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ActivismCommunity & CultureGreen Your LifePolicies & Politics

Why Your Actions Are & Aren’t the Most Important Thing (+ Top Green Living Stories)

There’s a long-standing discussion regarding what is more important for our environmental progress – our personal actions or systemic change at the political or institutional level.

Of course, the debate wouldn’t be so long-standing if it weren’t a little complicated, and if both sides didn’t have a bit of truth to their argument. In this piece, I want to tease out why both are correct and why anyone trying to make sure we provide our children and other descendants with a livable and high-quality environment and climate should really be engaged in both personal and larger, societal efforts.

the green life

Why Are Your Own Actions So Important?

First off, our own actions are important because we are all responsible for ourselves. No matter what anyone else does, we should do our part. I had a high school science teacher who used to repeated a few life lessons to us that I thought were great and really stuck with me beyond that time. One of them was: “What’s right is right even if nobody does it; what’s wrong is wrong even if everyone does it.” I thought that was an excellent teaching and still try to keep it in my head.

Additionally, while laws and institutional change have their part to play, it’s the social influence of people we know and the actions they take that often influence us the most. By changing your own life, we stimulate change in others and, as that wave grows, the whole society can change. I’ve discussed this when discussing this excellent video on funny, wild dancing, and I’ve seen evidence of this in solar power adoption studies, which have found that people are more likely to install solar on their homes if someone in their neighborhood has already done so.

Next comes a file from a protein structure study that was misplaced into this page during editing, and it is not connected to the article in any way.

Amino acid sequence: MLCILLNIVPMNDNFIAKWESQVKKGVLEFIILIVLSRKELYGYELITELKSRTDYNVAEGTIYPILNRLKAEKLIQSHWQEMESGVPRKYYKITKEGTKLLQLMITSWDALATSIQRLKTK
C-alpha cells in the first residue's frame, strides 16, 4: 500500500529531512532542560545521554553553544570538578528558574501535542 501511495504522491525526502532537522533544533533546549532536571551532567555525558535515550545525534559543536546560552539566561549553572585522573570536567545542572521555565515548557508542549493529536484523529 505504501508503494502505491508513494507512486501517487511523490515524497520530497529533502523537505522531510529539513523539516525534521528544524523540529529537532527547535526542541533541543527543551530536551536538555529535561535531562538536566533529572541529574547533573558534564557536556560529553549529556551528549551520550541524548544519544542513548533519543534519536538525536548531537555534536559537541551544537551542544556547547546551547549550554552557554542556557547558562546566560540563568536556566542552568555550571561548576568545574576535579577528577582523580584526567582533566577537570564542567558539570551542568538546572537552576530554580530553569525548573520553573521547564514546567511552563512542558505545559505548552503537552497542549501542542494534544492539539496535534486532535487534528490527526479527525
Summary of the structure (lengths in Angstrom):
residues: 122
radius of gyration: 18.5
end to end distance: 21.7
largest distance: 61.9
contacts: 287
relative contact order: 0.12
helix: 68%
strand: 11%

Lastly, if we care about the environment and we are not leading the way, who’s going to?

Why Your Actions Are Not So Important…

Now, not discounting what I wrote above, there’s an important thing to note — a lot of people will not make any changes to their lifestyle or the products they use voluntarily, even if that means huge financial savings. Why? Because the barrier to change is pretty massive. It is mostly just mental, but it is massive.

For this reason, environmental practices must be institutionalized in order for change to occur for much of the population, probably the majority of the population, to adopt them. Thus, we need leaders who care about air, water, and climate enough to bring about that systemic change the political and other societal arenas. We need people to improve our society for the masses.

Additionally, while many people are not interested in taking up that important work, there are people who profit, in the short term at least, from destroying our climate and environment. They will, unfortunately, work through the political system to continue that (invest $100 million in politicians and get $1 billion back in profits, for example… what is there to think about?), and without watchdogs at the citizen level they will get away with it.